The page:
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MARC ILES' BIG MATCH VERDICT: Bolton Wanderers 0-3 Nottingham Forest

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karlypants

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Nat Lofthouse
Nat Lofthouse
Those who stayed behind after Nottingham Forest’s third goal did so out of morbid duty.

Staring around the University of Bolton Stadium at half time, faces of the fans dotted around swathes of empty seats had expressions of genuine concern and frustration – and rightly so.

At no stage did it look as if Wanderers would better their expensively-assembled opponents, and not for the first time on home turf a return of just one shot on target represented very little value to the paying customer.

Forest had waited 40 years to drive away from Bolton with three points and though this team is nothing like the vintage of that of Brian Clough and Peter Taylor, it does look quite capable of challenging for promotion.

Two goals for Lewis Grabban – who could also afford to miss a penalty – and another for Joe Lolley provided an indication of the class gap on show.

Players in white who left the pitch applauded the supporters who had stayed behind but had to search for those who reciprocated.

Parkinson’s plan took a dent even before kick off when Pawel Olkowski withdrew from the squad with a stomach virus. The Pole had missed training but had been named on the team sheet.

His replacement, Mark Little, was one of five changes to the team which drew at Rotherham United. Josh Vela, Yanic Wildschut, Craig Noone and Andy Taylor came in for Lloyd Dyer, Gary O’Neil, Clayton Donaldson and Marc Wilson.

Faced with mounting criticism over the lack of attacking football at home, the inclusion of wide men Wildschut and Noone was no doubt made in hope one or both could add a touch of flair to a workmanlike midfield.

Sadly, neither really lived up to that billing. And while Wildschut’s night degenerated into a familiar mess of inconsistency, forcing his substitution at the break, the normally-reliable Noone also endured a poor first half.

Heeding the pre-match message from Parkinson and his staff, Wanderers did look to press early on but their eagerness almost played into Forest’s hands.

With Adiene Guedioura and Joao Carvalho pulling the strings, the counter attack looked on right away.

So it proved, as a quick break down the left – exploiting space behind Noone – allowed Lolley to take full advantage 12 minutes in, combining with Guedioura and Grabban then finishing superbly past Ben Alnwick.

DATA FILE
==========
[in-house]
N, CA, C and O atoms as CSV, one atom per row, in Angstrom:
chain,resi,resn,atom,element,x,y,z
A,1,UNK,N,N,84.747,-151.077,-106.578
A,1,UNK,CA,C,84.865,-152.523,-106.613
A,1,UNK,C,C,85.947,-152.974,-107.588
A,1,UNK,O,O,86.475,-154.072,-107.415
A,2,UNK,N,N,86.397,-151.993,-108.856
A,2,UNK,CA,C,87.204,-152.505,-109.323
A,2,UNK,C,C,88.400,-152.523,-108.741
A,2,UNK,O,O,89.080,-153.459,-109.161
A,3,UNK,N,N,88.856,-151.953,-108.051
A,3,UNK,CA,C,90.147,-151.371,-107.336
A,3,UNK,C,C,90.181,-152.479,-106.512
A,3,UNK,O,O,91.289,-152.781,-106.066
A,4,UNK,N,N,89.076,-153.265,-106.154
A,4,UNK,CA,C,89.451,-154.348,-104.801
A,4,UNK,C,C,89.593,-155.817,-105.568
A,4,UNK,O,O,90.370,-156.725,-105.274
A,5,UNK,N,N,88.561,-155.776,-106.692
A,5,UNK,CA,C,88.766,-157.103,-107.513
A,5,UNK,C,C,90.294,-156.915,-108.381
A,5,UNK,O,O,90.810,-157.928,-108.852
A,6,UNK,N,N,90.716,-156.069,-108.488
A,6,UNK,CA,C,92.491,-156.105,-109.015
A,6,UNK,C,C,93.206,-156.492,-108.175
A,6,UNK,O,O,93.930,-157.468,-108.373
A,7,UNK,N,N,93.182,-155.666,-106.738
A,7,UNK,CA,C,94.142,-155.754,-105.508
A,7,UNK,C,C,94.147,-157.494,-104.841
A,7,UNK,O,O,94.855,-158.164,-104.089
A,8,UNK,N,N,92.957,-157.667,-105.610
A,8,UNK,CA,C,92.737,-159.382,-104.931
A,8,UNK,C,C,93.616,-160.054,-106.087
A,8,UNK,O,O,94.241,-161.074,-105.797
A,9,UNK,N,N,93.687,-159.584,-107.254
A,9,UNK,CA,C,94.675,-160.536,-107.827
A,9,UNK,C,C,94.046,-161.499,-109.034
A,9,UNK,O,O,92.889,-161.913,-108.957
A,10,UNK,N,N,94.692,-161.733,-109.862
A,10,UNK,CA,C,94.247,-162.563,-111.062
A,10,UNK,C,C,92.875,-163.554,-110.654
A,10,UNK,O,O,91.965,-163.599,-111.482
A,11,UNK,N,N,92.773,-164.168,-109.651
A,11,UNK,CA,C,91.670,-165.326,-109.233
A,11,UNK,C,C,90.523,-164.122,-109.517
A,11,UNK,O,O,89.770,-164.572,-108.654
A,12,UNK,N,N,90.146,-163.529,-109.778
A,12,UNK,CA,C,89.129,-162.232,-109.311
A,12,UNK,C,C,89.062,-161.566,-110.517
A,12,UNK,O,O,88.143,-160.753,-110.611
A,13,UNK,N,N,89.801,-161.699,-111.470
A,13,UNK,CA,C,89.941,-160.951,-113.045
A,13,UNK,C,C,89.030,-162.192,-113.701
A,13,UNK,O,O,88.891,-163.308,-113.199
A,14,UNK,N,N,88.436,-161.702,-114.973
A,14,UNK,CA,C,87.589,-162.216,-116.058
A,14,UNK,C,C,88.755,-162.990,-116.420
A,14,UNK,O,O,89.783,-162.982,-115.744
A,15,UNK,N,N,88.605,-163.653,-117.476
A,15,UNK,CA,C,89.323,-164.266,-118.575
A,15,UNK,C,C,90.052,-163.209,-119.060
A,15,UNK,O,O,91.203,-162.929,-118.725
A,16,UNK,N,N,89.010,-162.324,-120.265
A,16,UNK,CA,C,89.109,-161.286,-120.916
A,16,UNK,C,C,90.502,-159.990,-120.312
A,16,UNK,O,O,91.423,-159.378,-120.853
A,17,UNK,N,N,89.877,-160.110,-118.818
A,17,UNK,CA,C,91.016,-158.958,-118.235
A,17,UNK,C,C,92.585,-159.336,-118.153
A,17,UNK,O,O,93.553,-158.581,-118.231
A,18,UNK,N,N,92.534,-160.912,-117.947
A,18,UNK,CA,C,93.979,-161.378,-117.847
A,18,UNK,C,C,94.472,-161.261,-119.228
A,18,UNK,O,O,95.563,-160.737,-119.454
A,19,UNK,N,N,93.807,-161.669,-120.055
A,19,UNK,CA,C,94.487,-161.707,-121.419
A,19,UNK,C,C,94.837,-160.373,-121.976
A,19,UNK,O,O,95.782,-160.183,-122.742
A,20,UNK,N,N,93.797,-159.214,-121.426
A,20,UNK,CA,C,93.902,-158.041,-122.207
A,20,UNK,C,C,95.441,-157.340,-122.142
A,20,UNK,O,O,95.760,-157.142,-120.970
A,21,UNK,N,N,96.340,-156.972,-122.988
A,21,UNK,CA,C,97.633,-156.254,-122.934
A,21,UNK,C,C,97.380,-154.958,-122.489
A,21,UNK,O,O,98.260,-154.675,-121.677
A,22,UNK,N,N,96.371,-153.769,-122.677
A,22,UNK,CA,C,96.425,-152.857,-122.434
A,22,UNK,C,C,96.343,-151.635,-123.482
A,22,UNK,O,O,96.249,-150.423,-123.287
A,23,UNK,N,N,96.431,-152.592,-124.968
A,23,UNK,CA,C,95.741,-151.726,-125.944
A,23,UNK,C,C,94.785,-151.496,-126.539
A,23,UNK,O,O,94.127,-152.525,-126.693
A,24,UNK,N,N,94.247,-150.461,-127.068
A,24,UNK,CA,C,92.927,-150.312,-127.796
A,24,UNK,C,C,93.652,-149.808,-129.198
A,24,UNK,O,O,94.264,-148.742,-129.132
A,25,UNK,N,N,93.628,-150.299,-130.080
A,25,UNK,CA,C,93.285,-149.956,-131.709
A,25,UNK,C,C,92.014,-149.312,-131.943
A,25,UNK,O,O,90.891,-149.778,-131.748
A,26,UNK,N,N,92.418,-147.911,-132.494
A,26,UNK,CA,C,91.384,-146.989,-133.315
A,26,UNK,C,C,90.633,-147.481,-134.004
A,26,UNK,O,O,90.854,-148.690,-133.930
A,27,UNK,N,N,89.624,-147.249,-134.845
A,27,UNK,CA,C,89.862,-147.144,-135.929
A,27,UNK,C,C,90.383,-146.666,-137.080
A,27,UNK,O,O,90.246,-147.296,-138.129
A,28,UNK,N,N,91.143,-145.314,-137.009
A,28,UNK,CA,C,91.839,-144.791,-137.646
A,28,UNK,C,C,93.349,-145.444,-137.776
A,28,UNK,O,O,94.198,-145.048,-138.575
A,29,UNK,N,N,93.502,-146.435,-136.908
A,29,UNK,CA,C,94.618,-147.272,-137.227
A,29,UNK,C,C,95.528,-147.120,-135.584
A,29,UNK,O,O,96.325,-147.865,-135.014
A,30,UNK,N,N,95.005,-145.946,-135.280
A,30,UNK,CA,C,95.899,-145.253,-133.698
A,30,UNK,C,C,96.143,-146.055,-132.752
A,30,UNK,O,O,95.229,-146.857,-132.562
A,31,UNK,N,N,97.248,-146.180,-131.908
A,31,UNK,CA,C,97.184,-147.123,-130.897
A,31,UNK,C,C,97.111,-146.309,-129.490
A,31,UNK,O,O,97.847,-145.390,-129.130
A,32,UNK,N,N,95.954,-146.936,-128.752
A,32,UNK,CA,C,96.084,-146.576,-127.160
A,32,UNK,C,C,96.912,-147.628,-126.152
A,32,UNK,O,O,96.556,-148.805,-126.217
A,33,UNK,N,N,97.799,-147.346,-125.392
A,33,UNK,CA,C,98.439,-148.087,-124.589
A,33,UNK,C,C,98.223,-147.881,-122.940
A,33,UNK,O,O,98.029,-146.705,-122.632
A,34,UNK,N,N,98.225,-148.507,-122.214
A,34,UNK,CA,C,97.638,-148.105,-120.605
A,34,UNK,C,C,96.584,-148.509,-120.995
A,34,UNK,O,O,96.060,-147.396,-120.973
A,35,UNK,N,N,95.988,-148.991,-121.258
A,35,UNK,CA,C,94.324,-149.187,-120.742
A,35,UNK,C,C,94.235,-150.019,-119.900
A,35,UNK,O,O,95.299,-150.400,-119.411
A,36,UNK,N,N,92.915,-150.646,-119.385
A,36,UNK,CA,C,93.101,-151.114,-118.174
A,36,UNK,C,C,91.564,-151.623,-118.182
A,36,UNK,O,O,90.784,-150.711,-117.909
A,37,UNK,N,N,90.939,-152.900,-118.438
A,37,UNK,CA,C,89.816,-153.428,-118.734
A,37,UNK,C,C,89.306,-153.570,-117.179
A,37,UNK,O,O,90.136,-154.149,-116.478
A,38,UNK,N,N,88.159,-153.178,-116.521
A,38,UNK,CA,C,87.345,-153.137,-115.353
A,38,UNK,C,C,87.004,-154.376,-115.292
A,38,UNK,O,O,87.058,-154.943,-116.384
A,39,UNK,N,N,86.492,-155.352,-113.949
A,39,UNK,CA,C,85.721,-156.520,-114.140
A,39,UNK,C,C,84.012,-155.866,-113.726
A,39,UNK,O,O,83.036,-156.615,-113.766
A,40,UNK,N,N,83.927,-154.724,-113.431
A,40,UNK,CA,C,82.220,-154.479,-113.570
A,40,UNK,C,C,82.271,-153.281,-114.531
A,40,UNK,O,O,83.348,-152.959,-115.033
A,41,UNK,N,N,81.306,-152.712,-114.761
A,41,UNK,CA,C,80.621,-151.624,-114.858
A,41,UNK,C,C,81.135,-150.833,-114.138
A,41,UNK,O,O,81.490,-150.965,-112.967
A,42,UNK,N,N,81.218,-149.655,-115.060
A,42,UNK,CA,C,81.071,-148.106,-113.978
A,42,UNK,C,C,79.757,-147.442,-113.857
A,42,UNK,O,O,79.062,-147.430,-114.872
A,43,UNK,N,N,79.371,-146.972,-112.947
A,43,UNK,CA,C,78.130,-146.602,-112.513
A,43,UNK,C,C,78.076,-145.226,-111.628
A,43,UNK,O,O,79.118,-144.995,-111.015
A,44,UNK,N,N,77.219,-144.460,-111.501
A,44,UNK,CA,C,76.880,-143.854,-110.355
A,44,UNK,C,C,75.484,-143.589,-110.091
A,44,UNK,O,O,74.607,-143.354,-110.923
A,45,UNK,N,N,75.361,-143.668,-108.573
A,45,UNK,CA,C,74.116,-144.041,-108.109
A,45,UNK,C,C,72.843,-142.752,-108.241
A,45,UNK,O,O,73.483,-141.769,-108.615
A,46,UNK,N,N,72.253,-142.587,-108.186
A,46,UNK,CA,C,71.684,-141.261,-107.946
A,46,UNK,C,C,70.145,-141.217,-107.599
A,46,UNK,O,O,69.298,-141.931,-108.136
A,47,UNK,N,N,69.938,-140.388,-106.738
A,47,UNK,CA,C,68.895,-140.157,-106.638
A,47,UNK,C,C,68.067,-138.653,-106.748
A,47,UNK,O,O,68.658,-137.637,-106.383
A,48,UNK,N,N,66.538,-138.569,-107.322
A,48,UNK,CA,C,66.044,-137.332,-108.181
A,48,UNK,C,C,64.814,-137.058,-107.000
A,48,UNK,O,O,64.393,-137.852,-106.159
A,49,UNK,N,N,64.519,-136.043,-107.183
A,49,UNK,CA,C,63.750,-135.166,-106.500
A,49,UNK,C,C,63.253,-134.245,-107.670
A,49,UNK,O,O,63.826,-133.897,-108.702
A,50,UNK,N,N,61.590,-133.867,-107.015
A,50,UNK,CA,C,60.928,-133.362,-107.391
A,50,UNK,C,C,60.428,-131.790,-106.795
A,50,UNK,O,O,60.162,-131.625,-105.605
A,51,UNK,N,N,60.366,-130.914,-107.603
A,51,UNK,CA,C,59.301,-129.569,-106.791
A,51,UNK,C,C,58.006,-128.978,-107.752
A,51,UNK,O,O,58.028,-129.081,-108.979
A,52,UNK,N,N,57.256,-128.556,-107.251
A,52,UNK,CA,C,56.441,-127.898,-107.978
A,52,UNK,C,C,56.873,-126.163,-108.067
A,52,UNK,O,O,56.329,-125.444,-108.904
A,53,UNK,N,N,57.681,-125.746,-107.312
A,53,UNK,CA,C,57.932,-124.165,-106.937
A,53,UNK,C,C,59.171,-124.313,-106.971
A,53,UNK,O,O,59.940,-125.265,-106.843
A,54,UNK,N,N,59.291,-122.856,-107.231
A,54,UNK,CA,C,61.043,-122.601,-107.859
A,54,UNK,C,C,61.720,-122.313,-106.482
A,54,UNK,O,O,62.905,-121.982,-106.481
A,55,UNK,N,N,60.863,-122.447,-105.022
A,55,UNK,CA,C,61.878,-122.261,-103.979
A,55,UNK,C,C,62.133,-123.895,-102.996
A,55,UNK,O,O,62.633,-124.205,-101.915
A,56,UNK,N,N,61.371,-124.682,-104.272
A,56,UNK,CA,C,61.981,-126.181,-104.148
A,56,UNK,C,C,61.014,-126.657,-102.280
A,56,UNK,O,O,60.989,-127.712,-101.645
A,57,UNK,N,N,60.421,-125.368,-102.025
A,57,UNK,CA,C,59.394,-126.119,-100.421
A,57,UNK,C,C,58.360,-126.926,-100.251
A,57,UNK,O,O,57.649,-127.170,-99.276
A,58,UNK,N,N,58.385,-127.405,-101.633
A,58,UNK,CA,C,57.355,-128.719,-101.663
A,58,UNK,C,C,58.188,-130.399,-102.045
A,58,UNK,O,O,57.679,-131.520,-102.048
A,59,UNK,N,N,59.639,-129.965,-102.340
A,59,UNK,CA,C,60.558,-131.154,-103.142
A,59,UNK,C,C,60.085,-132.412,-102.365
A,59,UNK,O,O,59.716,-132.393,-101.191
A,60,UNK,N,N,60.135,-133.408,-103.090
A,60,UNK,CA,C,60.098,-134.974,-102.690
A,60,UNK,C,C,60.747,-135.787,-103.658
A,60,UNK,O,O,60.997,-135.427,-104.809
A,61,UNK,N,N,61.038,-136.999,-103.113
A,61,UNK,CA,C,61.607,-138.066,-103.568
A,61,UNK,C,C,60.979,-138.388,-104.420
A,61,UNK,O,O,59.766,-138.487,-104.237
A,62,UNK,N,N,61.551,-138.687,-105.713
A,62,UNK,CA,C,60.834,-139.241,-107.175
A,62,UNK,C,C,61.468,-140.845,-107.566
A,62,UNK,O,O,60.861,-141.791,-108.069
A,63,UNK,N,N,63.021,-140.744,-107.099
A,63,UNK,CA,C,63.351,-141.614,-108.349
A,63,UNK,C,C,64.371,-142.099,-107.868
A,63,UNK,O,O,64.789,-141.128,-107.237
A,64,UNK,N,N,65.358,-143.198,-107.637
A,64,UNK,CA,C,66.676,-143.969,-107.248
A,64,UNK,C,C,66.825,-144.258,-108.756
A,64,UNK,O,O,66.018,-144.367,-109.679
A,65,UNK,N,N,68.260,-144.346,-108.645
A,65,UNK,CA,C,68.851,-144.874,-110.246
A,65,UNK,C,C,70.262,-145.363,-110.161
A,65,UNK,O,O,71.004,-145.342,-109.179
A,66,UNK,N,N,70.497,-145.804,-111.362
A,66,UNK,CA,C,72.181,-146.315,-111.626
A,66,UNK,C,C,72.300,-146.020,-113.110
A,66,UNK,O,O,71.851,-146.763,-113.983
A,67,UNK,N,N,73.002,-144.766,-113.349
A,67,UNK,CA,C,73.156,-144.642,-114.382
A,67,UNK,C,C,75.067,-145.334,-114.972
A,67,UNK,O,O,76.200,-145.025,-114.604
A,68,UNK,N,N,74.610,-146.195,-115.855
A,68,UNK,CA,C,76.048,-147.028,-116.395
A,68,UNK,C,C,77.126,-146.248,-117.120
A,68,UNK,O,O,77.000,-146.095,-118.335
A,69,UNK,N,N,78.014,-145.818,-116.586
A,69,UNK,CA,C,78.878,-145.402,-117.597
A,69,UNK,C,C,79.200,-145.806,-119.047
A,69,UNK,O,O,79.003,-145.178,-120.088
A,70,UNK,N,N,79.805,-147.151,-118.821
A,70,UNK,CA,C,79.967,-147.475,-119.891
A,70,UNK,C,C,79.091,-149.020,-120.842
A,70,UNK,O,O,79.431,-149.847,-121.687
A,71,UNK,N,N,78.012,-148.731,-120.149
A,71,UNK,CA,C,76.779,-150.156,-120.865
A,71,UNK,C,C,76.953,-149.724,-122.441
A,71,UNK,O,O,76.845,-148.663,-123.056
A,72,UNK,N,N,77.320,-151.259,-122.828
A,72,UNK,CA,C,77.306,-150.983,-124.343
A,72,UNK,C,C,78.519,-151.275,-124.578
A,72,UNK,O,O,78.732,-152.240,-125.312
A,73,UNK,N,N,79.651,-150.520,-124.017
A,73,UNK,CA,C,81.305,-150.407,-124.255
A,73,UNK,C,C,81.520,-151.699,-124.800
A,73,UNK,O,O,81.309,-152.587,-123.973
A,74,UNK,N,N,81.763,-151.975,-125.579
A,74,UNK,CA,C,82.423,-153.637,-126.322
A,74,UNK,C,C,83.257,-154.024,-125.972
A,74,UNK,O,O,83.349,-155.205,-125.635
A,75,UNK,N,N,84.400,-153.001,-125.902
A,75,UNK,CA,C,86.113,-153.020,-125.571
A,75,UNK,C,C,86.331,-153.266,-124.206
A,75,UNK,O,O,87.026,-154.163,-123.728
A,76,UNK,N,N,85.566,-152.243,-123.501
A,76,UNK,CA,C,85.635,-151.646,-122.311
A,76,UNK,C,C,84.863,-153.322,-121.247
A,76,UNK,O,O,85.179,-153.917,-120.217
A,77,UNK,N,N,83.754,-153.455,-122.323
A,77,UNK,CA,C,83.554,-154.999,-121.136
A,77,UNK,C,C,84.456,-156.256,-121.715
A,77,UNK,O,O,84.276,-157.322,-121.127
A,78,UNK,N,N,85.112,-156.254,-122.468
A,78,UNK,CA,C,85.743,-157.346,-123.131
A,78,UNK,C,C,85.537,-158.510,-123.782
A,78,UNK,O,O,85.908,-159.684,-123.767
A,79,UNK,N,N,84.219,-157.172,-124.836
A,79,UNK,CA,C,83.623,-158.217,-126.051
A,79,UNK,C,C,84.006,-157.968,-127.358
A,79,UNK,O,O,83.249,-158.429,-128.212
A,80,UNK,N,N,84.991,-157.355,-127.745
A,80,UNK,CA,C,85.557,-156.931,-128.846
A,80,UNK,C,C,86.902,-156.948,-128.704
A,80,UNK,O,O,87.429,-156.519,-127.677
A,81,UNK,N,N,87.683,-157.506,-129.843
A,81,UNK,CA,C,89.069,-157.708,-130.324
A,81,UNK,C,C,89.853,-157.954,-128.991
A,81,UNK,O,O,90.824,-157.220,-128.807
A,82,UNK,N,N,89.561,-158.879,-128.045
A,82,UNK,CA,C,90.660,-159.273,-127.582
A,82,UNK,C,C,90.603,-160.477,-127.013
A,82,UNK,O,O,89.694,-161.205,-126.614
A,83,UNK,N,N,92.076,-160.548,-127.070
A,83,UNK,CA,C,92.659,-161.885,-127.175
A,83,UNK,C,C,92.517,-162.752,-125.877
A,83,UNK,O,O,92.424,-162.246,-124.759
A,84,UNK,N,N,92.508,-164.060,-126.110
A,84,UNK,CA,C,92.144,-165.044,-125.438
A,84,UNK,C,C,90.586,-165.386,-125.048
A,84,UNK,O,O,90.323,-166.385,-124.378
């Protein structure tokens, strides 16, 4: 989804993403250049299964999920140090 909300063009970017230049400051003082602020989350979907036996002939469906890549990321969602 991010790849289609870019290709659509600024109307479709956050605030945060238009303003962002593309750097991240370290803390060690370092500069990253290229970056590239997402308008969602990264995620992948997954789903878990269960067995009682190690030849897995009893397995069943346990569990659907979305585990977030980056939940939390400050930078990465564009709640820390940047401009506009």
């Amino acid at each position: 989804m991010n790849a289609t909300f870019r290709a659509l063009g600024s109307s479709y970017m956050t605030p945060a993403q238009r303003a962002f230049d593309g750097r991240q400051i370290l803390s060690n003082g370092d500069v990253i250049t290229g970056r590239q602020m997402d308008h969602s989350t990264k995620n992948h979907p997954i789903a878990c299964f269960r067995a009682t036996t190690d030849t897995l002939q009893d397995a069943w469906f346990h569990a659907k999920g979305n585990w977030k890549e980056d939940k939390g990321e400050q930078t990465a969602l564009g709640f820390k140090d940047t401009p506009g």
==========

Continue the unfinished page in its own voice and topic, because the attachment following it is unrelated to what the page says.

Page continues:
For 10 minutes the jitters set in for Bolton as passes went astray and the familiar moans and groans returned.

First-team coach Julian Darby took a position on the gantry before kick off and when Taylor surrendered possession close to his own penalty box on the half-hour mark, he would have seen a swarm of 10 Bolton players behind the ball – Josh Magennis the notable exception on halfway.

Such a defensive picture has not helped Parkinson’s cause.

Forest did show signs of vulnerability, with three of the four protagonists changed from the weekend defeat against Norwich, but were not placed under nearly enough pressure.

Lucky for Bolton, the visitors started to coast somewhat in the last 20 minutes of the half. Had someone got a touch on Magennis’s header from Vela’s corner just before the interval, the grumbles heard at the referee’s whistle may have disappeared altogether.

Clayton Donaldson replaced the hapless Wildschut for the second half, where Wanderers showed some renewed purpose.

A succession of set-pieces put Forest on the back foot. One fine cross from Joe Williams was inches away from picking out Donaldson at the far post.

Referee Andy Davies then offered the Midlanders a chance to relieve all the pressure. Alnwick made a full-length stop to push away Gil Dias’s stinging shot but, as Little attempted to win the rebound, he was adjudged to have clipped Grabban’s heels.

Wanderers fans were incensed. But the jeers turned to cheers as Alnwick dived to push Grabban’s penalty round the post.

On Saturday, Magennis’s missed penalty had sent Bolton into a spiral of uncertainty at Rotherham. Not so with Forest.

Not even eight minutes after he had missed from the spot, £6million striker Grabban was racing on to Carvalho’s through ball and slotting it into the bottom corner to put the game well beyond sight.

Parkinson reacted by throwing on Erhun Oztumer, then Christian Doidge, in an effort to get some momentum. In truth, the changes felt like they were 10 minutes too late.

Forest stretched their lead with another penalty. Alnwick made another sprawling save to push away Cash’s shot but could not mop up the rebound, to which Grabban reacted quick as a flash and was sent flying by the flailing keeper.

Once again the former Bournemouth striker picked up the ball and placed it on the spot, this time rolling it into the bottom corner to spark a mass exit from the home fans.

Such was the margin and manner of defeat, one wonders how many will readily return on Saturday against Hull City.

Watching Wanderers has become hard work, all of a sudden.

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